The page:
At our most recent North Queensland romance writers gathering, we extended this list further and added sorrow. We also added more details to the lists I already had (without looking at the earlier contributions first) and we had a lot of fun. Better still, we now have a resource that helps us find the best way to describe how a character might be feeling or behaving at certain times in our stories. (Great minds and all that.)

It's worth trying in a group if you're lucky enough to have writing friends close by. We all learned heaps and we're inspired to be more original and precise in our writing.

The fabulous resource that inspired this exercise for me was Writing Fiction by Janet Burroway.

Thursday, April 15, 2010

A between books hiatus...

I'm still painting.
As my sister commented in an email, it is rewarding because you do see immediate results (although that first undercoat always looks a bit grim.) We're in the dining room now... and... on the writing front, I'm waiting to hear what my editor thinks of my new ideas. Very soon I'll have to dive into a new book.

Yesterday, I made a Tessa Kiros recipe -- honey cake with chopped rosemary in it and lemon icing with rosemary flowers scattered over the top. It's ages since I've made icing, however, and it was a bit runny, so I've had to borrow someone else's photo. Mine looked almost like that, but you could see the brown cake through the icing. In painting terms, it looked like a first layer of undercoat. :)
Honey cake sounds rather romantic and Winnie the Pooh-ish, doesn't it? And it is rather yummy, so once I've perfected it, I'll pass on Tess K's recipe.

Tuesday, April 13, 2010

A wander at dusk...

I think I love this place best in the late afternoons when the hills are shadowed and velvety and the sun sheds a special light before it finally disappears. On a stroll two evenings ago, we enjoyed these sights...
Our pumpkin haul...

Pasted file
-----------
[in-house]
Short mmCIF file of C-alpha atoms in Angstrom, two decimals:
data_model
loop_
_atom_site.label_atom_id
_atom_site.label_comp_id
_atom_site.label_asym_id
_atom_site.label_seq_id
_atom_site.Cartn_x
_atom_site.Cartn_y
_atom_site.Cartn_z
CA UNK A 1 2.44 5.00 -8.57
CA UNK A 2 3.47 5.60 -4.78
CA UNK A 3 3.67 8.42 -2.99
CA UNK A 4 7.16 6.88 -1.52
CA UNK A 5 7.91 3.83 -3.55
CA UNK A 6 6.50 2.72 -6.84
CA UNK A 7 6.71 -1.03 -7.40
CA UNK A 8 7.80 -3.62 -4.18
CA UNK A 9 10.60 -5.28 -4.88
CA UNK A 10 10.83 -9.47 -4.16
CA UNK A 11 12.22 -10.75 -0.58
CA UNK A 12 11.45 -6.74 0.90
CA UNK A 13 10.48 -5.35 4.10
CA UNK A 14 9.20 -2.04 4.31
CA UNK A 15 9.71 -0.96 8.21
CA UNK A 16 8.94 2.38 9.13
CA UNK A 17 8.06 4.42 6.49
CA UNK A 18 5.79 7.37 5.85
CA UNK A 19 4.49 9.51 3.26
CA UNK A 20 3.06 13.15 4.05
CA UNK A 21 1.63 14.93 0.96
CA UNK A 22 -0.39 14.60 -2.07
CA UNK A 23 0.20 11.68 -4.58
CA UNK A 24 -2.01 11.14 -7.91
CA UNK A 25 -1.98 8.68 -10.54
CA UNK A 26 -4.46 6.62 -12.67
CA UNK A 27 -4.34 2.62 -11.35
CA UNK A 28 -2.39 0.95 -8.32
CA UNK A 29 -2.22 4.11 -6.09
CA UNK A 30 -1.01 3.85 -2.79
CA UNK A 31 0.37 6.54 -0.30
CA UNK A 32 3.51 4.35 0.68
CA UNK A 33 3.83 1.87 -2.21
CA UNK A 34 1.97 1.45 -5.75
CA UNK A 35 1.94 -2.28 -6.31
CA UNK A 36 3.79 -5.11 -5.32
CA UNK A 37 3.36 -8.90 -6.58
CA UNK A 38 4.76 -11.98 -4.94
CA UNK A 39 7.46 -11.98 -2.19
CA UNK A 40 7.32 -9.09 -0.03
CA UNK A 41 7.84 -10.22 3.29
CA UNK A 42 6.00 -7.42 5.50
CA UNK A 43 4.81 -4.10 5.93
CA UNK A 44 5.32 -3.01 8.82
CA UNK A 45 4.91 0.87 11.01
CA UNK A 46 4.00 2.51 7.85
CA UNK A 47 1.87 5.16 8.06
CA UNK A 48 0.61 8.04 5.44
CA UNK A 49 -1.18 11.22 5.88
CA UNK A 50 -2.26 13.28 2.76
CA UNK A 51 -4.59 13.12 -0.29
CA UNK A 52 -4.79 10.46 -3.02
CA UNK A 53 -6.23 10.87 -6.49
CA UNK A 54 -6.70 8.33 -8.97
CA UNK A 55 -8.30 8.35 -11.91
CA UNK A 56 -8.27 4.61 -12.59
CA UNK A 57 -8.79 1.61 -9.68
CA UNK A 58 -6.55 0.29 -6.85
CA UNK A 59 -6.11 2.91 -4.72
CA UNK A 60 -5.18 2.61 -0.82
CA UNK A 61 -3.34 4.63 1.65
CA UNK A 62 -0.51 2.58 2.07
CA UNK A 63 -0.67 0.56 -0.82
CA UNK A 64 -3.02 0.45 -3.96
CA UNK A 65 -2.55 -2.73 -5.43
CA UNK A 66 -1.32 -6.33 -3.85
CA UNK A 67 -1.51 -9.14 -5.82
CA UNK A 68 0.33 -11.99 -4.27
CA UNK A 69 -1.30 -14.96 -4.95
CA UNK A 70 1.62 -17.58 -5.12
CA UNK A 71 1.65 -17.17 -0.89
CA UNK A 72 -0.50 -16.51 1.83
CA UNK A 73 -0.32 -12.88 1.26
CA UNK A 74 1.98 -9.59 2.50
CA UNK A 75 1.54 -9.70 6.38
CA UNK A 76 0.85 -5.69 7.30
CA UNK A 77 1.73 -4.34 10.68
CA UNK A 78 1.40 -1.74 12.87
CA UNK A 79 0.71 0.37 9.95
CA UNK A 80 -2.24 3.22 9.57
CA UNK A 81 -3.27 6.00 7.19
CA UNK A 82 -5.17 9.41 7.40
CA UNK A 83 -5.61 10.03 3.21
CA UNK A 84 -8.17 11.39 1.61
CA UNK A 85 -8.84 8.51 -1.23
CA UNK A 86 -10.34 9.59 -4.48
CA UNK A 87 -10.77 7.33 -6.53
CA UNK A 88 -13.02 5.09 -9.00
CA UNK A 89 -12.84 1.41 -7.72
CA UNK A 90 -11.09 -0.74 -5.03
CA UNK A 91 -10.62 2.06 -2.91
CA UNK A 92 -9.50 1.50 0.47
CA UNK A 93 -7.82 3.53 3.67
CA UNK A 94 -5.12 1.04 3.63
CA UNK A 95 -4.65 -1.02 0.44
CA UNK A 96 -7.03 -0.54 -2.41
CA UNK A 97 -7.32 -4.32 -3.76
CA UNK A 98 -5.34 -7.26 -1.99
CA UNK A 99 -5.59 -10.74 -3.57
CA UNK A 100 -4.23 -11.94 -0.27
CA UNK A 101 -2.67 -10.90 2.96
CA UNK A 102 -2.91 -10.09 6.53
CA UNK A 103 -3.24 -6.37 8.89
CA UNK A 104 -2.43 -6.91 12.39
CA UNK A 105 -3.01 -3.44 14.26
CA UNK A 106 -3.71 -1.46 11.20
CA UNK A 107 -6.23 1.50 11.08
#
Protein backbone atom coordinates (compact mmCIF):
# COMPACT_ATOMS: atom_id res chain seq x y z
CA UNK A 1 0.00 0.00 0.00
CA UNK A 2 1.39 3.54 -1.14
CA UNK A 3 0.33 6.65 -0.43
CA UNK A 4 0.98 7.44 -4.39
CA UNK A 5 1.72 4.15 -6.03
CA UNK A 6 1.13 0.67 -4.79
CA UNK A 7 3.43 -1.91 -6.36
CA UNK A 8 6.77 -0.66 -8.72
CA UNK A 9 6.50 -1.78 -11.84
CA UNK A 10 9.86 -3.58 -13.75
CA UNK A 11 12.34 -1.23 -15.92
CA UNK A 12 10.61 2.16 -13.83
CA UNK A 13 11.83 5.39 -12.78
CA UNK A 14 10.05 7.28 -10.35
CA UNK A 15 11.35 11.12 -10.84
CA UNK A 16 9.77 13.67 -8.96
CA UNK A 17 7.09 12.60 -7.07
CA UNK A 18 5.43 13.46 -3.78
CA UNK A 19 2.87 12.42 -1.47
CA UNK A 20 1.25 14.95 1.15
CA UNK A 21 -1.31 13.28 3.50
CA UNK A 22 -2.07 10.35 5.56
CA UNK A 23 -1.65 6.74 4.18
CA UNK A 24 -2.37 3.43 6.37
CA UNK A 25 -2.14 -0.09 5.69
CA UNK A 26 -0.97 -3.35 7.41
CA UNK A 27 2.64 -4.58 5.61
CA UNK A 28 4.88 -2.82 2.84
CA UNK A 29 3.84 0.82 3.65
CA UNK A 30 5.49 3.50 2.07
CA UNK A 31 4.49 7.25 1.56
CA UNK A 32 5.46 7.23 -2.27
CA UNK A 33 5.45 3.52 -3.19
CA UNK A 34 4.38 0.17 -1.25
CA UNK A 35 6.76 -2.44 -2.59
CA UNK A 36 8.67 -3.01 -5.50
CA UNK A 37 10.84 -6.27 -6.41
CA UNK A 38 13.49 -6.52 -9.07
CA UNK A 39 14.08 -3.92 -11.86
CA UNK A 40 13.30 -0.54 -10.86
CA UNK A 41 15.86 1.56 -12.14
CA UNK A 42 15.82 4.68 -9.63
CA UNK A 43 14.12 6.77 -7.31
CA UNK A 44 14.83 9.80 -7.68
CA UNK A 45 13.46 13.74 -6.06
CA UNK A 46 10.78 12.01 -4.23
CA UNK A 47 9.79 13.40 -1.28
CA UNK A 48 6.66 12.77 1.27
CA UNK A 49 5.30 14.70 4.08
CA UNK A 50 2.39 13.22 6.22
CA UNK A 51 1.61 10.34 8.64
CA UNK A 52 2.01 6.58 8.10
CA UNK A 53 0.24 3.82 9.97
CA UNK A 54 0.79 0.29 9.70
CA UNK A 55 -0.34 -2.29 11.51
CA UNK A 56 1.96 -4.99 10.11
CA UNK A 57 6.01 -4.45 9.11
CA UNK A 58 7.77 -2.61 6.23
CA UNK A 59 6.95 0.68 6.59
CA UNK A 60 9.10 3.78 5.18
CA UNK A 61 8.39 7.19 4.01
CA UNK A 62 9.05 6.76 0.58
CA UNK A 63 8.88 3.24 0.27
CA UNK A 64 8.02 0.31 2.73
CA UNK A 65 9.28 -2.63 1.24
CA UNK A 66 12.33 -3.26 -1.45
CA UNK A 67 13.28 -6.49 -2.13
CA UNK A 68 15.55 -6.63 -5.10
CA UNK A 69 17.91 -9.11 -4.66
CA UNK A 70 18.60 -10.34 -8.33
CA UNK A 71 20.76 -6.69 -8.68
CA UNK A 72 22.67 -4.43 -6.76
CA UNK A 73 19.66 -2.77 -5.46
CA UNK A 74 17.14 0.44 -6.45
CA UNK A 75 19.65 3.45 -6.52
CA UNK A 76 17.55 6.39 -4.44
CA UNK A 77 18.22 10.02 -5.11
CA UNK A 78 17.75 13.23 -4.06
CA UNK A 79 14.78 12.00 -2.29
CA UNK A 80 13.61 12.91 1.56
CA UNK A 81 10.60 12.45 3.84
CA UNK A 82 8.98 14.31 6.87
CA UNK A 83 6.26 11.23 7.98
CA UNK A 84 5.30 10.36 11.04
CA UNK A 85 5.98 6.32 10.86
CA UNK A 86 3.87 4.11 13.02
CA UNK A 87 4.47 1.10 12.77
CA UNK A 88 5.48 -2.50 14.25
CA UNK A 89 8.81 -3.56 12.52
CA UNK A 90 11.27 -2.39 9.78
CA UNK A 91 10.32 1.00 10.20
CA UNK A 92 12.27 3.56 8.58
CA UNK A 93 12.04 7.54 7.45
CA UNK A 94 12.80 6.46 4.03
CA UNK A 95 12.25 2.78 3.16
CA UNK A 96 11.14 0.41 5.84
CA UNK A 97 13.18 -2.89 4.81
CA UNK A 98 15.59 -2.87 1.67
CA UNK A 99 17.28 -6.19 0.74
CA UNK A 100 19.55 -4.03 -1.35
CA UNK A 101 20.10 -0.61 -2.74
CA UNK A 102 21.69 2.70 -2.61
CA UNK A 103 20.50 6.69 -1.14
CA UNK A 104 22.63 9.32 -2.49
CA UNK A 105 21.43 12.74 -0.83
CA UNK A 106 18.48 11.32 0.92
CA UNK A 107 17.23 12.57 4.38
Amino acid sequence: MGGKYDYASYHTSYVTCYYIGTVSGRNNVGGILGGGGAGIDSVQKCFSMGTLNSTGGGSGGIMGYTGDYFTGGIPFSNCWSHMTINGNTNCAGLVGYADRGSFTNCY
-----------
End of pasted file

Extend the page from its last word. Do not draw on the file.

Native violets... (scattered with grass thrown by the ride on mower)Our cutting. It's an old railway track and it forms the main drive into our place., and as we follow it, we see lots of...Tree ferns...

If we gave this place a name, I think it might have to be Tree Fern Cottage, although I don't think it's quite right as we've never gone ahead and named it. Funny thing -- I have all sorts of fun naming places in my books, but I can't quite get it right in real life.

I tried to take a pic of our guineas roosting. They look so cute, all six of them lined up on a branch in their pen, but if I get close enough to take a decent pic, they fly down looking for food.

Thursday, April 08, 2010

Autumn in the countryside

'Season of mist and mellow fruitfulness' is how the poet Keats described autumn, and even though we live in the tropics and don't get the lovely colour changes of more temperate climes, we do (on the Tablelands) have the mist...

... and mellow fruitfulness... this year, in the form of macadamia nuts

and pumpkins.

I know pumpkins are only baked into sweet pies in some parts of the world, or they're called something different. We have an abundance this year and so there'll be lots of pumpkin soup. Here's a fabulous recipe from Jamie Oliver, perfect for a cold night.

Pumpkin Soup with Coconut, Chilli and Curry Spices

Ingredients Makes 3 - 4 portions
1 average sized organic Hokkaido pumpkin,cut into chunks (deseed but don't peel)
1 large potato, cut into chunks
1 medium onion, sliced
750ml chicken or vegetable stock
200ml coconut milk
2 cloves of garlic, chopped
2 heaped tsps of curry powder (or curry paste)
1 - 2 small red chillies, sliced
A little olive oil
Croutons to serve
1. In a large saucepan, heat the olive oil and gently fry the onions, chilli and garlic till soft.
2. Add the pumpkin and potatoes to the pan and sprinkle with the curry powder. Fry gently for just a minute or so.
3. Pour in the coconut milk and stock, cover, then simmer gently till potatoes & pumpkin are cooked (mine took about 10 mins).
4. Allow the soup to cool down a little then pour into a blender and blend at high speed till smooth and creamy.
5. Reheat a little if necessary and serve with some fresh croutons which have been fried in a little olive oil and butter and sprinkled with herb salt.

Wednesday, April 07, 2010

I know I've been a slack blogger...

I blame the work in progress... yes, the painting that never ends. (That's undercoat. The room looks much nicer now, I promise)

and I blame the nonstop rain,

but at least I've handed in my revisions.

Saturday, April 03, 2010

Happy Easter

I hope you're having a very happy weekend. Ours is happy enough, although it's still raining outside and we're still painting inside, (and E's not well). I can't show you our progress 'cos I left my photo converter USB in Townsville and I can't get another one till the shops open.

Meanwhile, there's plenty of chocolate -- in our case, chocolate Lindt bunnies. And aren't these painted eggs beautiful?

Off to cook bacon and eggs for breakfast.